Select Committee on Home Affairs Minutes of Evidence

Examination of witnesses (Questions 140 - 159)



  140. Of course, it is only a year since we had a Terrorism Act, is it not?
  (Beverley Hughes) Yes, I agree, and certainly we are relying on much of the power in that legislation. It is not being swept away. As I say, we are not having a wholesale revision, but what we are doing with this legislation, as you will see from the breadth of the Bill, is trying to plug gaps across a wide range of issues, but we think that they are gaps that the public need us to fill.

  141. Going to Part 4, on asylum and immigration, what is the likely timescale for bringing that into force?
  (Beverley Hughes) We hope to get Royal Assent on the whole of the Act when it is enacted by the end of this year. The measures to implement that, in terms of SIAC and so on, are already in place. So it could have a very speedy introduction in practice because the procedures and so on are already there. What we are introducing is a new power, not new procedures.

  142. So within weeks rather than months?
  (Beverley Hughes) I think it could be immediate really.

David Winnick

  143. Minister, have you seen today's Times?
  (Beverley Hughes) I have not, no.

  144. Can I bring to your attention that Lord Donaldson, who, as you will know, was a Lord Justice of Appeal for a number of years and Master of the Rolls for ten years, is highly critical of detaining people in the manner which is being proposed. He is not perhaps the most radical of lawyers, and he has never claimed to be, but he is undoubtedly very concerned indeed. Moreover, a letter from Professor Brian Simpson, QC also says that the situation is rather unfortunate, to say the least. What would you say to such critics?
  (Beverley Hughes) I would say it is a very unfortunate situation, but we are actually trying to respond to a very difficult and unfortunate situation with the proposals. To start from first principles, what the proposals on detention arise from is an attempt to prevent the abuse of our immigration and asylum procedures by people who want to stay here and use the UK as a base for engaging in terrorist activities. It is precisely to prevent that abuse.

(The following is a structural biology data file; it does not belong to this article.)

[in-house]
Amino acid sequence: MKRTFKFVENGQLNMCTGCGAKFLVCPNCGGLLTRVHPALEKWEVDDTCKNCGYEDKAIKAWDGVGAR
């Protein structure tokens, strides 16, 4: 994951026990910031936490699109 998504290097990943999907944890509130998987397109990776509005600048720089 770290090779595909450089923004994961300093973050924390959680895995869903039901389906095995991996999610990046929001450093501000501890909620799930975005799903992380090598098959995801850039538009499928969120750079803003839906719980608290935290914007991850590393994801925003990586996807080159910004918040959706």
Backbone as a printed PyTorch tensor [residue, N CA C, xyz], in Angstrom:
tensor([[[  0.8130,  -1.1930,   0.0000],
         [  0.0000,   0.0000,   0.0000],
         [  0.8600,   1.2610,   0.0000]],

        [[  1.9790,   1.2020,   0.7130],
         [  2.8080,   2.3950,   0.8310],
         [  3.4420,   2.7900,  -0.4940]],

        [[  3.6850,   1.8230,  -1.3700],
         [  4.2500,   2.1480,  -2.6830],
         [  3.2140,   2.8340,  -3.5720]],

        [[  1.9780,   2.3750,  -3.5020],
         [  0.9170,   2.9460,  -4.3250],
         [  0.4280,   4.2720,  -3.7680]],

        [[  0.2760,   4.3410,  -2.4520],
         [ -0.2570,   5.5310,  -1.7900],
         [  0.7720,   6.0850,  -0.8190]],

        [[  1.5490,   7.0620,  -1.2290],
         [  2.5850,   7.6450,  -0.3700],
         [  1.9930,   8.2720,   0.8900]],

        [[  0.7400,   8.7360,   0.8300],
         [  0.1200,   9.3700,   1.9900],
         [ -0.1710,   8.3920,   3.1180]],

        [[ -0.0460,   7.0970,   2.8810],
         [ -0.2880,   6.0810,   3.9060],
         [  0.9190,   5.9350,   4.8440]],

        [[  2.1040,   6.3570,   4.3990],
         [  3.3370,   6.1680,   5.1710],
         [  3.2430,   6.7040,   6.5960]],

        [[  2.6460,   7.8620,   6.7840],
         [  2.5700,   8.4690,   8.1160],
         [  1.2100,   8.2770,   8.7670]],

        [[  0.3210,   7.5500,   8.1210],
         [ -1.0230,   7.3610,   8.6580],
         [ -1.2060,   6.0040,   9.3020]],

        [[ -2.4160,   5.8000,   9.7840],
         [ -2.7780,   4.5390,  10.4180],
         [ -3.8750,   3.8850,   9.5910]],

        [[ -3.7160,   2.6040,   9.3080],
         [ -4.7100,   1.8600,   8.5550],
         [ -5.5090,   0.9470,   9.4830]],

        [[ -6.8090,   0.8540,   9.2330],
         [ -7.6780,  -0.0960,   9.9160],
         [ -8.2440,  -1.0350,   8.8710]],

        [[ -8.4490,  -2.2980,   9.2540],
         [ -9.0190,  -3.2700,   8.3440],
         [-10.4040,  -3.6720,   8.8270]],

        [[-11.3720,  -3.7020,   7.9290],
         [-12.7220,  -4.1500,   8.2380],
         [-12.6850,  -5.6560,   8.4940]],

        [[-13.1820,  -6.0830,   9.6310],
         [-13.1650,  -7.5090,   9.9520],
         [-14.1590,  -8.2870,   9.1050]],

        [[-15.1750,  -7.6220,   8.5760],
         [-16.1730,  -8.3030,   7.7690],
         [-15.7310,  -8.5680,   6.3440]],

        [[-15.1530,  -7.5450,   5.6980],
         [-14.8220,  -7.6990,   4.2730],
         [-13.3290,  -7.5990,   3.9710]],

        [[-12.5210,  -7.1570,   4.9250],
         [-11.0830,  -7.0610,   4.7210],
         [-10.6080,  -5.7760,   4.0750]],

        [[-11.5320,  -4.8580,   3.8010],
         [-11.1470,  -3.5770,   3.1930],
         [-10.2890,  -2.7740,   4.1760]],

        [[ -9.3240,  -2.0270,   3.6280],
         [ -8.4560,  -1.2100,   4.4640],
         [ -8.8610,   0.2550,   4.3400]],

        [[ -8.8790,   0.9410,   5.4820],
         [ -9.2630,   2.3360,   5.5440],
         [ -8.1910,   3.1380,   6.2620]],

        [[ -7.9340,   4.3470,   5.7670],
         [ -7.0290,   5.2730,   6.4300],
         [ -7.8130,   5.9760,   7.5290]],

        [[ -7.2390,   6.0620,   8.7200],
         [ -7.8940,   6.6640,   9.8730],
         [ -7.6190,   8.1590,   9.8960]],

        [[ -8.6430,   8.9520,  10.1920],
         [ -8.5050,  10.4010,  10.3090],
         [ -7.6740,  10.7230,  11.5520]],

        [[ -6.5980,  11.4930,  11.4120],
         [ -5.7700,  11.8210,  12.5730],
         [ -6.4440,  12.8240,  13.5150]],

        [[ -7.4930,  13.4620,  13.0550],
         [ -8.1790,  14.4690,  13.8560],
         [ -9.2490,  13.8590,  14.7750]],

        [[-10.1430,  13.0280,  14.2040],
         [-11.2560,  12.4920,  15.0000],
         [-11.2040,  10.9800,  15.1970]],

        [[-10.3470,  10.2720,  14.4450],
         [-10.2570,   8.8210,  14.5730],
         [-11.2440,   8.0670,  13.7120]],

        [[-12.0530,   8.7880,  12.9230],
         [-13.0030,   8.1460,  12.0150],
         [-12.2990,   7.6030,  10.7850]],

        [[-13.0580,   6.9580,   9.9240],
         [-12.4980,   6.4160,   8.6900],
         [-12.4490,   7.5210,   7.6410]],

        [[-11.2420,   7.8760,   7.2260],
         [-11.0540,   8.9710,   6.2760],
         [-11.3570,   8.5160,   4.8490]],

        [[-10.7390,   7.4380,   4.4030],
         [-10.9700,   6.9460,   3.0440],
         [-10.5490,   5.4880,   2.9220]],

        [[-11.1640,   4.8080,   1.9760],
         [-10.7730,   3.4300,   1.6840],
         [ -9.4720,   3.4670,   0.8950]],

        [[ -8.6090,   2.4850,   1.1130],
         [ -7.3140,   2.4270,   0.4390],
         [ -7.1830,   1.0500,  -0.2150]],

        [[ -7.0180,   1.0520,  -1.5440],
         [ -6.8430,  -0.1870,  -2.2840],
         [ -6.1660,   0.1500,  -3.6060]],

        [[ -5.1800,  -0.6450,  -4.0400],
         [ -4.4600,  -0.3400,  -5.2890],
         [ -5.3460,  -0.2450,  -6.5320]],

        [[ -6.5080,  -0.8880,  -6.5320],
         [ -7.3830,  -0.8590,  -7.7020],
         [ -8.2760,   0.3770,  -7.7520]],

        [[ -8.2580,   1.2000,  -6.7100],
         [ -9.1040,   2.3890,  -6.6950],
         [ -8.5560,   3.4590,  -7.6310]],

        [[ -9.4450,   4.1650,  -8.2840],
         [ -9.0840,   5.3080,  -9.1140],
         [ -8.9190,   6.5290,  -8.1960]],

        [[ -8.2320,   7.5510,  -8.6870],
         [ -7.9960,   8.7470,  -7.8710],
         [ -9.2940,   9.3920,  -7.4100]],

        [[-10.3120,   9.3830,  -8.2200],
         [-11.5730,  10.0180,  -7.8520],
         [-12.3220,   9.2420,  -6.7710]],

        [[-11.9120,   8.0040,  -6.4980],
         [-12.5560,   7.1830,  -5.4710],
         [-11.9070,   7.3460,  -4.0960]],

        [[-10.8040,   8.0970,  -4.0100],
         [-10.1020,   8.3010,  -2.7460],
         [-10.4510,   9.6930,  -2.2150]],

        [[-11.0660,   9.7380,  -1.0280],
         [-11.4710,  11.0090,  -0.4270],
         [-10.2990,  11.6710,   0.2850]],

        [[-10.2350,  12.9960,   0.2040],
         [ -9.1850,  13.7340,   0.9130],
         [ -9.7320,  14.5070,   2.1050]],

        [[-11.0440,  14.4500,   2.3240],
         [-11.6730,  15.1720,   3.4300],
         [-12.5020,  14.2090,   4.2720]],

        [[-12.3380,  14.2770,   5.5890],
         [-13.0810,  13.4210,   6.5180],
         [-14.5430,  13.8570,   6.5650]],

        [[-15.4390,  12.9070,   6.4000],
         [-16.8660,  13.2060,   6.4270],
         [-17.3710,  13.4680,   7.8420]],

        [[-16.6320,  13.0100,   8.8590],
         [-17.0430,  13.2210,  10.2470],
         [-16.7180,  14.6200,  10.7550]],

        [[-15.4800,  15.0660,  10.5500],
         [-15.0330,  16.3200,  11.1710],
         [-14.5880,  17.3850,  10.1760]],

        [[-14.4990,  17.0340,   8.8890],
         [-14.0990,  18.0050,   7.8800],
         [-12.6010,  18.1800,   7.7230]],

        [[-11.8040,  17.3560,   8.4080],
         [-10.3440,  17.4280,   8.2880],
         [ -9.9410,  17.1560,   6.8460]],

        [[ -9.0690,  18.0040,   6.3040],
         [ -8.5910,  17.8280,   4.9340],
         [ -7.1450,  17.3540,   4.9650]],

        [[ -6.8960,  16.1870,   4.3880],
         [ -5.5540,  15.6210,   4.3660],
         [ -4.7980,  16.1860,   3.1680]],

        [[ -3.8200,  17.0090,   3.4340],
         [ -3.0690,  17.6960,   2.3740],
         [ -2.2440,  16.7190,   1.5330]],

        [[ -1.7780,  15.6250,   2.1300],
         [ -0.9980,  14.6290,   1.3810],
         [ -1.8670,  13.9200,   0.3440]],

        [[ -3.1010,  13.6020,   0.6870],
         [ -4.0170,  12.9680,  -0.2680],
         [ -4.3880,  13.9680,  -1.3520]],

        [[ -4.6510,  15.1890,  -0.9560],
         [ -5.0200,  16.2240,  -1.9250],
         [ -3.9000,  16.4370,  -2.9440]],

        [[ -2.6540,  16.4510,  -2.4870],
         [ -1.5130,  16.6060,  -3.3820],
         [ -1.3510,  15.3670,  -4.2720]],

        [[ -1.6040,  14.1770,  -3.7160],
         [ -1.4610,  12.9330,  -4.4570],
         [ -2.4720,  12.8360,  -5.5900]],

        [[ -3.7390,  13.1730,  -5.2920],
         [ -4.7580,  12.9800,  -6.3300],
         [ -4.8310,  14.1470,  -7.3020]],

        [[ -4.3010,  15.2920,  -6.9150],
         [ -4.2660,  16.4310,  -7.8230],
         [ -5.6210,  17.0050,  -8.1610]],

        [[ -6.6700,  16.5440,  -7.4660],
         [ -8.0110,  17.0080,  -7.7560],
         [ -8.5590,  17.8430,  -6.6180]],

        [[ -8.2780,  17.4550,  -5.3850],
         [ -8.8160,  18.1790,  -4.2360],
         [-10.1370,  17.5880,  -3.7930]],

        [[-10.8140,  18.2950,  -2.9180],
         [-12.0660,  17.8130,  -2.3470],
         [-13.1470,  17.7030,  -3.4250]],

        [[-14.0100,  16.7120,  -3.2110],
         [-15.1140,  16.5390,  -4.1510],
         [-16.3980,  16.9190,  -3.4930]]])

145. Staying here and being involved in terrorist activities?
  (Beverley Hughes) Yes.

  146. But you have powers over that, as the Chairman has just pointed out. Anyone who is alleged to be involved in terrorism abroad but based in Britain, the powers were taken in the previous Act, passed only a year ago.
  (Beverley Hughes) The problem arises when we want to take the action that we are empowered to do at the moment, which is to deport a foreign national. These provisions, as I say, are limited to foreign nationals. If in the instance that pertains we cannot deport somebody and exercise those powers, because we cannot deport them to a safe country—if we were to do that, and the Home Secretary has made it clear we would not do that because we would be in breach of Article 3—we then have two options. This is the dilemma that people who are concerned about these powers have to face themselves. If we cannot exercise our powers to deport somebody who we suspect to be engaged in terrorist activities, we either have to release them into this country to carry on engaging in the behaviour that has caused concern in the first place, or we have to take some measures to curtail those activities pending deportation, and that really is only detention. That is the route through which we have come to the conclusion that we do need some special powers in exceptional cases, when we cannot use the existing powers we have to deport because to do so would contravene Article 3, and in any case it would not be the right thing to do, then we need powers to detain when we have serious concerns about the behaviour of certain individuals.